In California government, bad ideas are like nightmares. They keep coming back, even though they can’t survive the light of day.

One such idea is the “wealth tax,” a failed proposal that seeks to “reduce wealth inequality” by taking an annual bite out of the assets of people who are “obscenely ultra rich,” in the words of the author of the latest version of the bill.

Assemblymember Alex Lee, D-San Jose, complained that “there’s a whole other category of wealth where you just own things,” and income tax doesn’t capture a share of it. So he has re-introduced a proposal that would slap a 1% annual tax on the global assets of Californians with a net worth of at least $50 million, 1.5% on the holdings of anyone with assets of more than $1 billion.

The proposed legislation is Assembly Bill 2289, and it is supported by the California Federation of Teachers despite record spending on education in the current state budget. CFT president Jeff Freitas said in a statement, “California billionaires have increased their wealth astronomically since the beginning of the pandemic, while regular working folks have struggled to pay their bills.”

But the disparate impact of pandemic restrictions is only the latest justification offered for redistributionist tax schemes in California, which already has the highest marginal state income tax rates in the country. With a top tax rate of 13.3% on the highest-earning Californians, the argument that the rich are not paying “their fair share” is absurd.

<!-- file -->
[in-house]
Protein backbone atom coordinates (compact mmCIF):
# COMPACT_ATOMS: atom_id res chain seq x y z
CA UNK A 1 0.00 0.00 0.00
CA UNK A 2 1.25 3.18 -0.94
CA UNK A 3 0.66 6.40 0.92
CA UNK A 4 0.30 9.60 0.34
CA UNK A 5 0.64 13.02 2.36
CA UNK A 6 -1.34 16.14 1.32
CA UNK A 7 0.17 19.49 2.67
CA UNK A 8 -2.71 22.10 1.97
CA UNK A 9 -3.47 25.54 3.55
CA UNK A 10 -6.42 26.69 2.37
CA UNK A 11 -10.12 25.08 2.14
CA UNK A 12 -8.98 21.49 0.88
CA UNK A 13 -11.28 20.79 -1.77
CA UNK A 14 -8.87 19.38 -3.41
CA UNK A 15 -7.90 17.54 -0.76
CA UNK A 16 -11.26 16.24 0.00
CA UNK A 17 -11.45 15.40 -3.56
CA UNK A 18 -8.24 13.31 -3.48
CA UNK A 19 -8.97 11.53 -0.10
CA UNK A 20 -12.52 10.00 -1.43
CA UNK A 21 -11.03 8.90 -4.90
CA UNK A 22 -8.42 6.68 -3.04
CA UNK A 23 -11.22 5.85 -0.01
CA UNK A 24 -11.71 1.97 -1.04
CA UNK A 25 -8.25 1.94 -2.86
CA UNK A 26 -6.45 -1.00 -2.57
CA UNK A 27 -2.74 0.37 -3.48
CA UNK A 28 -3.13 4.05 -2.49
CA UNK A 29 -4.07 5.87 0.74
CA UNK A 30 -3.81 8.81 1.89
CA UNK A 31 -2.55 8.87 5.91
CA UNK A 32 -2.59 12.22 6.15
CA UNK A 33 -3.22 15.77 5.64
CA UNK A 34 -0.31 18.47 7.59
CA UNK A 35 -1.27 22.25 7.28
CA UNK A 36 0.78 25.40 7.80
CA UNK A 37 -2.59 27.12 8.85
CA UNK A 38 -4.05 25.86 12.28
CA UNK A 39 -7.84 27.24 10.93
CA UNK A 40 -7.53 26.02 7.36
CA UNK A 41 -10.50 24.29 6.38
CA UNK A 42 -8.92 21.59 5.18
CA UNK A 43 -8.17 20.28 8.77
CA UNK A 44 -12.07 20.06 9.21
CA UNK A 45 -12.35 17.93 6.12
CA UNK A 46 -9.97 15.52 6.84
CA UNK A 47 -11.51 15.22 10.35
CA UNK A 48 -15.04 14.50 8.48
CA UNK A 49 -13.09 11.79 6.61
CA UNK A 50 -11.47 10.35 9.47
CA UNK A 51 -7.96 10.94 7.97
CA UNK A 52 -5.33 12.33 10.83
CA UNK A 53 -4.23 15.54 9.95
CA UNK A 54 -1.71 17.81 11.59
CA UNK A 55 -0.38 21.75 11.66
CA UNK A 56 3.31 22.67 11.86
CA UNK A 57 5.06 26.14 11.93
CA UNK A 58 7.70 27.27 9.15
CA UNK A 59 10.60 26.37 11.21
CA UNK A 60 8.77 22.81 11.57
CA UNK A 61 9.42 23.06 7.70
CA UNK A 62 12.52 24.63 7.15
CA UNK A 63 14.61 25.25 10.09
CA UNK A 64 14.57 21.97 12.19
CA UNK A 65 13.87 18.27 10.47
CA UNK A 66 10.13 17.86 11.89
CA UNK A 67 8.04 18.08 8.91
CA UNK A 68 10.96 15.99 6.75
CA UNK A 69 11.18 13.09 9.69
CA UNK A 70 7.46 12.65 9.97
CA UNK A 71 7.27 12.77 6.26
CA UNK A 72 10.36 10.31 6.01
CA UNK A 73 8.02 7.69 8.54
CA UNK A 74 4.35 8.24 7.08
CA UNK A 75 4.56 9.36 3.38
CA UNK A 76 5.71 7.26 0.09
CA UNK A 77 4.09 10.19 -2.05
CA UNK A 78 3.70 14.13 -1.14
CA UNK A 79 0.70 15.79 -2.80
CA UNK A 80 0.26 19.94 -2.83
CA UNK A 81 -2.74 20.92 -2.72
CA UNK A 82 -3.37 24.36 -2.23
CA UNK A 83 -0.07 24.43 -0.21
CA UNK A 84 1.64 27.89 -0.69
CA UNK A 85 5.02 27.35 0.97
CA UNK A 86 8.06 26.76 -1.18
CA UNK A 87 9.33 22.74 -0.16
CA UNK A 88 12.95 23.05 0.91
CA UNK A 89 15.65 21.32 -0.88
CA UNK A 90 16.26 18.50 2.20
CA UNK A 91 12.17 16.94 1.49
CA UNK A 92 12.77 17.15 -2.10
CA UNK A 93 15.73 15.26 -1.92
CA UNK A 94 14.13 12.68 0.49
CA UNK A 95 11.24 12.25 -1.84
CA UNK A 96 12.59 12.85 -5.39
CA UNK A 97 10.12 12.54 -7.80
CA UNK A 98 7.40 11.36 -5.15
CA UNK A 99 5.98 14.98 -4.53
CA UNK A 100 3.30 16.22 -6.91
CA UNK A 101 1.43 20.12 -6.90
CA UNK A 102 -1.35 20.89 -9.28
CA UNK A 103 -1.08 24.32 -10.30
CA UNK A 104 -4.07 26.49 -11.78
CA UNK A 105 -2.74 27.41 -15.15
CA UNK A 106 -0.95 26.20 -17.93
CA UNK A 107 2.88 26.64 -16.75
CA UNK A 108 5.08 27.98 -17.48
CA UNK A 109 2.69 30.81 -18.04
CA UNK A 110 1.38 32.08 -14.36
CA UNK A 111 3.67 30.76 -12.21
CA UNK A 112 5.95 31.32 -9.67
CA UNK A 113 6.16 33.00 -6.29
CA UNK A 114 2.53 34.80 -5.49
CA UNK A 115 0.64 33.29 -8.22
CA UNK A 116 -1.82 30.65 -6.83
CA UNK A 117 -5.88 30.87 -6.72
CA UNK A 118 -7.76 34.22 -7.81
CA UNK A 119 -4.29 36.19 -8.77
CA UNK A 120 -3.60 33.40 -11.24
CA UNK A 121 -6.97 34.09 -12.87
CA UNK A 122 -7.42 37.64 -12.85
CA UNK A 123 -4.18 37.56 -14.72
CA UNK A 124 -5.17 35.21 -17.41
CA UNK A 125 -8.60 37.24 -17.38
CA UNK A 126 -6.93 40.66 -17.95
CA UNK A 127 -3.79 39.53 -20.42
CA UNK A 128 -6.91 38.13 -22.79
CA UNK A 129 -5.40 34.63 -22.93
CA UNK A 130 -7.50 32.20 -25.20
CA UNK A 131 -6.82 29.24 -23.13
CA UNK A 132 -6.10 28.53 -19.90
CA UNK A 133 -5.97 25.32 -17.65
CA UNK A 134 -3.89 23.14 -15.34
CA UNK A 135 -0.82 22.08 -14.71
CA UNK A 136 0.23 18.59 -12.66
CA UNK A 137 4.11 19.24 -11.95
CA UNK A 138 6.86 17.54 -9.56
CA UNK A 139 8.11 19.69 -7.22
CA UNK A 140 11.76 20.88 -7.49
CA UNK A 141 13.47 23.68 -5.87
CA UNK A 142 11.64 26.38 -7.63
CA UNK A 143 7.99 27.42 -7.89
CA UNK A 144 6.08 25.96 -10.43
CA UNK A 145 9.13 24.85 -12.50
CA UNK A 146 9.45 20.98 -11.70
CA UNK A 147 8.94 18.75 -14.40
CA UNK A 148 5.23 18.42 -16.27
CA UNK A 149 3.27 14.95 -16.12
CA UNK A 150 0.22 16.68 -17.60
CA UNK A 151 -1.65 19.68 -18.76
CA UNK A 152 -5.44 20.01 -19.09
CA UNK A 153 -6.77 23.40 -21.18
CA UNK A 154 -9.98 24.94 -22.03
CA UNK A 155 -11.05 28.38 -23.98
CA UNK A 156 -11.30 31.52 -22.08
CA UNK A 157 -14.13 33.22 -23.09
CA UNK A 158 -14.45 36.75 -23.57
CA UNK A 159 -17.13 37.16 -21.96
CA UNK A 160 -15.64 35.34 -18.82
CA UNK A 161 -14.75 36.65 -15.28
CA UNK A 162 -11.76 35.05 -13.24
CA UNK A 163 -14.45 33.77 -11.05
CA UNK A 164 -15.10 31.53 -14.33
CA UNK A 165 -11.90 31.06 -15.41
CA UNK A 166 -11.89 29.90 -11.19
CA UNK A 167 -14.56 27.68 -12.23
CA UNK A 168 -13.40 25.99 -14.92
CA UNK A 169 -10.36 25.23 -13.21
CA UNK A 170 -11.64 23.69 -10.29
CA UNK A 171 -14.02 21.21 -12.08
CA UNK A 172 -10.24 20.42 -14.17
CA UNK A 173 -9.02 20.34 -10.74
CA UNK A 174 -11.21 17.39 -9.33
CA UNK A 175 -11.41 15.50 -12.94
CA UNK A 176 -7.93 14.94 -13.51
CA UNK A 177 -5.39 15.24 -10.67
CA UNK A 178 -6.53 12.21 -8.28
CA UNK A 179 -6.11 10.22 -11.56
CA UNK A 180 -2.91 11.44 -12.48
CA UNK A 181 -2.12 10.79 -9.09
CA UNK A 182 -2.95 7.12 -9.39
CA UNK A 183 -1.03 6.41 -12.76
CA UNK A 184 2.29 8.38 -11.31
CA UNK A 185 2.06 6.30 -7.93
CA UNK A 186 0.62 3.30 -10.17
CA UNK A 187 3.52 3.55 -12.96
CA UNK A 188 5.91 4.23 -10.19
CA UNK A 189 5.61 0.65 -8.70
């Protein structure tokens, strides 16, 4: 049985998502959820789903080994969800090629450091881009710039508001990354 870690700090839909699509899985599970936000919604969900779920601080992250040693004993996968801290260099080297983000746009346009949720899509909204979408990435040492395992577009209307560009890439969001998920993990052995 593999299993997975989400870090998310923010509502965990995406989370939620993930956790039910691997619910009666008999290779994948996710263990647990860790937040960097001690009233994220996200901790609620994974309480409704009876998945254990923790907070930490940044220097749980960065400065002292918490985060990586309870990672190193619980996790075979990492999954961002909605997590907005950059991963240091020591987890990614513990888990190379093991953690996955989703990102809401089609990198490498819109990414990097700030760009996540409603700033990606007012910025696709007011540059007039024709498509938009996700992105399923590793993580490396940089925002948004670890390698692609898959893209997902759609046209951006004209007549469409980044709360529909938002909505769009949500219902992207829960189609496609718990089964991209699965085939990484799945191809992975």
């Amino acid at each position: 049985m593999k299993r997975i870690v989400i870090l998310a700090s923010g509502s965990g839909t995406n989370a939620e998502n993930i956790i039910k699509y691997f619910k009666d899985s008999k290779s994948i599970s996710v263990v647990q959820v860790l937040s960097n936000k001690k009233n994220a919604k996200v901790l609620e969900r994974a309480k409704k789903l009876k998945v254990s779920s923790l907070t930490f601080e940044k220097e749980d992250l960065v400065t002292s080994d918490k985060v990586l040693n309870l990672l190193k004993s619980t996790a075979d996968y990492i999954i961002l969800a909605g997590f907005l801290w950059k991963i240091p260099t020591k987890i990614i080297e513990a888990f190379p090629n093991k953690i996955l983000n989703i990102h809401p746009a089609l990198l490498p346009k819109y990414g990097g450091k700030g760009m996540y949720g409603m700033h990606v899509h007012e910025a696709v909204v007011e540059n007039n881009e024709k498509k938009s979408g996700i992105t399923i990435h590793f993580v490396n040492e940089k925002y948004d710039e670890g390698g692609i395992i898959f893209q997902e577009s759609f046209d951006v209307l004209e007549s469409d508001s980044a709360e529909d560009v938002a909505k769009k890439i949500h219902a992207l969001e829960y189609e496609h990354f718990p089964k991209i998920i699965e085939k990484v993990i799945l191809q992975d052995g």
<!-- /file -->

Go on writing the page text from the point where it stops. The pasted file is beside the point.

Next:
When last year’s version of the “wealth tax” was under consideration, a report from the California Policy Lab on the alleged “CalExodus” noted that the top 0.5% of California taxpayers account for 40% of state income tax revenues.

Although the researchers said they found no evidence of a “pronounced” exodus from the state and “little” evidence that wealthy Californians are leaving “en masse,” they noted that “the choice of a single billionaire to leave the state could have an outsized effect on the state’s coffers.”

That makes an annual tax on the global assets of wealthy state residents a profoundly stupid idea. It is an engraved invitation for high-wealth residents to leave, and just as importantly, it’s a tremendous disincentive for entrepreneurs to locate their start-ups in California. That hurts job creation, and the lack of good jobs in the state worsens income inequality. California has the nation’s highest poverty rate, with more than 15% of state residents living in poverty.

The solution can’t be found in confiscatory taxation. It can only be found in broad-based economic growth. State leaders should be focused on fostering the conditions for job creation, instead of introducing counter-productive proposals dripping with stale leftist rhetoric.

To the frustration of progressives who support the idea of a wealth tax, the idea can’t get off the ground in progressive California. Last year’s version of the wealth tax bill never even had a legislative committee hearing. Governor Gavin Newsom has not endorsed the idea of further raising taxes on the wealthiest Californians.

One of the most visible California billionaires, Elon Musk, is today a Texas billionaire, having moved his company’s headquarters from Palo Alto to Austin. Texans will now have those high-paying jobs, and they’ll be paying the Texas state income tax rate of zero.

It’s a cautionary tale, or should be, for California lawmakers.

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